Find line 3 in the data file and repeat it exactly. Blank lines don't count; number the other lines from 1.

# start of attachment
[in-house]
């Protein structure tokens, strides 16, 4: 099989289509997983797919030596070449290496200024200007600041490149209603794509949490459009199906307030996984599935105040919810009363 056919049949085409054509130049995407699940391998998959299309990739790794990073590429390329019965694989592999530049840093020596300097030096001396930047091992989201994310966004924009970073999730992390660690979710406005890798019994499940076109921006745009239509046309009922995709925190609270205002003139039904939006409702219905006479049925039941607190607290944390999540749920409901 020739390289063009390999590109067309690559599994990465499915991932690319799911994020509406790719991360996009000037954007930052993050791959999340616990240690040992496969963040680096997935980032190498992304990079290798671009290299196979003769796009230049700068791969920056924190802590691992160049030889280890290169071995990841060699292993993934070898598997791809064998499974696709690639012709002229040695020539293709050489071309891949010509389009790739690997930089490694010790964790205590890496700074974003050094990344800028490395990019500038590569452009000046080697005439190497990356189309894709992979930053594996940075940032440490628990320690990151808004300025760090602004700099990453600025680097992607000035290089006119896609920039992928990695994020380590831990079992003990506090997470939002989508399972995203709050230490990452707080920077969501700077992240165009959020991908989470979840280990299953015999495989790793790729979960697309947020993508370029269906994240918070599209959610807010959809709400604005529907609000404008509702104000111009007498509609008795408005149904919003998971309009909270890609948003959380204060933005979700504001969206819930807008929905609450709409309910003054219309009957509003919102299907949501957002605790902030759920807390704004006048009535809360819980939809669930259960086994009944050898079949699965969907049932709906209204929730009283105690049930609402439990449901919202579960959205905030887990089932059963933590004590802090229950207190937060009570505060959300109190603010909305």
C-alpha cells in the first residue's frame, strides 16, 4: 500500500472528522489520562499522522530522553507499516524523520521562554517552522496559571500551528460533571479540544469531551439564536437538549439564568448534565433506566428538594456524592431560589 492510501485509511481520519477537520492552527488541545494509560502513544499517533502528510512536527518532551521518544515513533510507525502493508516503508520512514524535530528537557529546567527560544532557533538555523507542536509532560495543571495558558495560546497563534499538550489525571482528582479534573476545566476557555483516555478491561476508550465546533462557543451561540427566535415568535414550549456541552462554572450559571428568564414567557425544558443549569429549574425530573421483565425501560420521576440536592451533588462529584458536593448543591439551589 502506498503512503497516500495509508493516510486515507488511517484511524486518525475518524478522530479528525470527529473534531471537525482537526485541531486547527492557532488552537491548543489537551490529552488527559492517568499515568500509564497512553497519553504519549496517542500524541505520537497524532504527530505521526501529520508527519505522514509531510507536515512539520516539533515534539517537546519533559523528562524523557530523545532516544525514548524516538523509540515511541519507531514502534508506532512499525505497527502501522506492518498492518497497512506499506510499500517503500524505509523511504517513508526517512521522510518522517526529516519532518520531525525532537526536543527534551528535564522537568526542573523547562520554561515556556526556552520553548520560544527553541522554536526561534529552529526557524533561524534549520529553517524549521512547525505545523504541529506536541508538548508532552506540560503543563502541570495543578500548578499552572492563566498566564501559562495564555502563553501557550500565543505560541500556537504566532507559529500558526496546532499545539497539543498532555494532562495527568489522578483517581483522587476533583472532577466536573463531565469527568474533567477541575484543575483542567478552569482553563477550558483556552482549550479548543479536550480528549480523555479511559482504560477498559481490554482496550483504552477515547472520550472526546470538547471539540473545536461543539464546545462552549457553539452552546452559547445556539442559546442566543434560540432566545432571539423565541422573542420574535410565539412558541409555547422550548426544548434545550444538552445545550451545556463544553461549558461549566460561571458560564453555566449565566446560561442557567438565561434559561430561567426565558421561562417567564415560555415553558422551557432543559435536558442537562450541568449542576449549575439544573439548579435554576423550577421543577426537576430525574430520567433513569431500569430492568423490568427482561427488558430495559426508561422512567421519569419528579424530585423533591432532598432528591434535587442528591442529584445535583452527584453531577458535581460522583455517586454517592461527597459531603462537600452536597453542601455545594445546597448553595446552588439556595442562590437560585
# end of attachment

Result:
C-alpha cells in the first residue's frame, strides 16, 4: 500500500472528522489520562499522522530522553507499516524523520521562554517552522496559571500551528460533571479540544469531551439564536437538549439564568448534565433506566428538594456524592431560589 492510501485509511481520519477537520492552527488541545494509560502513544499517533502528510512536527518532551521518544515513533510507525502493508516503508520512514524535530528537557529546567527560544532557533538555523507542536509532560495543571495558558495560546497563534499538550489525571482528582479534573476545566476557555483516555478491561476508550465546533462557543451561540427566535415568535414550549456541552462554572450559571428568564414567557425544558443549569429549574425530573421483565425501560420521576440536592451533588462529584458536593448543591439551589 502506498503512503497516500495509508493516510486515507488511517484511524486518525475518524478522530479528525470527529473534531471537525482537526485541531486547527492557532488552537491548543489537551490529552488527559492517568499515568500509564497512553497519553504519549496517542500524541505520537497524532504527530505521526501529520508527519505522514509531510507536515512539520516539533515534539517537546519533559523528562524523557530523545532516544525514548524516538523509540515511541519507531514502534508506532512499525505497527502501522506492518498492518497497512506499506510499500517503500524505509523511504517513508526517512521522510518522517526529516519532518520531525525532537526536543527534551528535564522537568526542573523547562520554561515556556526556552520553548520560544527553541522554536526561534529552529526557524533561524534549520529553517524549521512547525505545523504541529506536541508538548508532552506540560503543563502541570495543578500548578499552572492563566498566564501559562495564555502563553501557550500565543505560541500556537504566532507559529500558526496546532499545539497539543498532555494532562495527568489522578483517581483522587476533583472532577466536573463531565469527568474533567477541575484543575483542567478552569482553563477550558483556552482549550479548543479536550480528549480523555479511559482504560477498559481490554482496550483504552477515547472520550472526546470538547471539540473545536461543539464546545462552549457553539452552546452559547445556539442559546442566543434560540432566545432571539423565541422573542420574535410565539412558541409555547422550548426544548434545550444538552445545550451545556463544553461549558461549566460561571458560564453555566449565566446560561442557567438565561434559561430561567426565558421561562417567564415560555415553558422551557432543559435536558442537562450541568449542576449549575439544573439548579435554576423550577421543577426537576430525574430520567433513569431500569430492568423490568427482561427488558430495559426508561422512567421519569419528579424530585423533591432532598432528591434535587442528591442529584445535583452527584453531577458535581460522583455517586454517592461527597459531603462537600452536597453542601455545594445546597448553595446552588439556595442562590437560585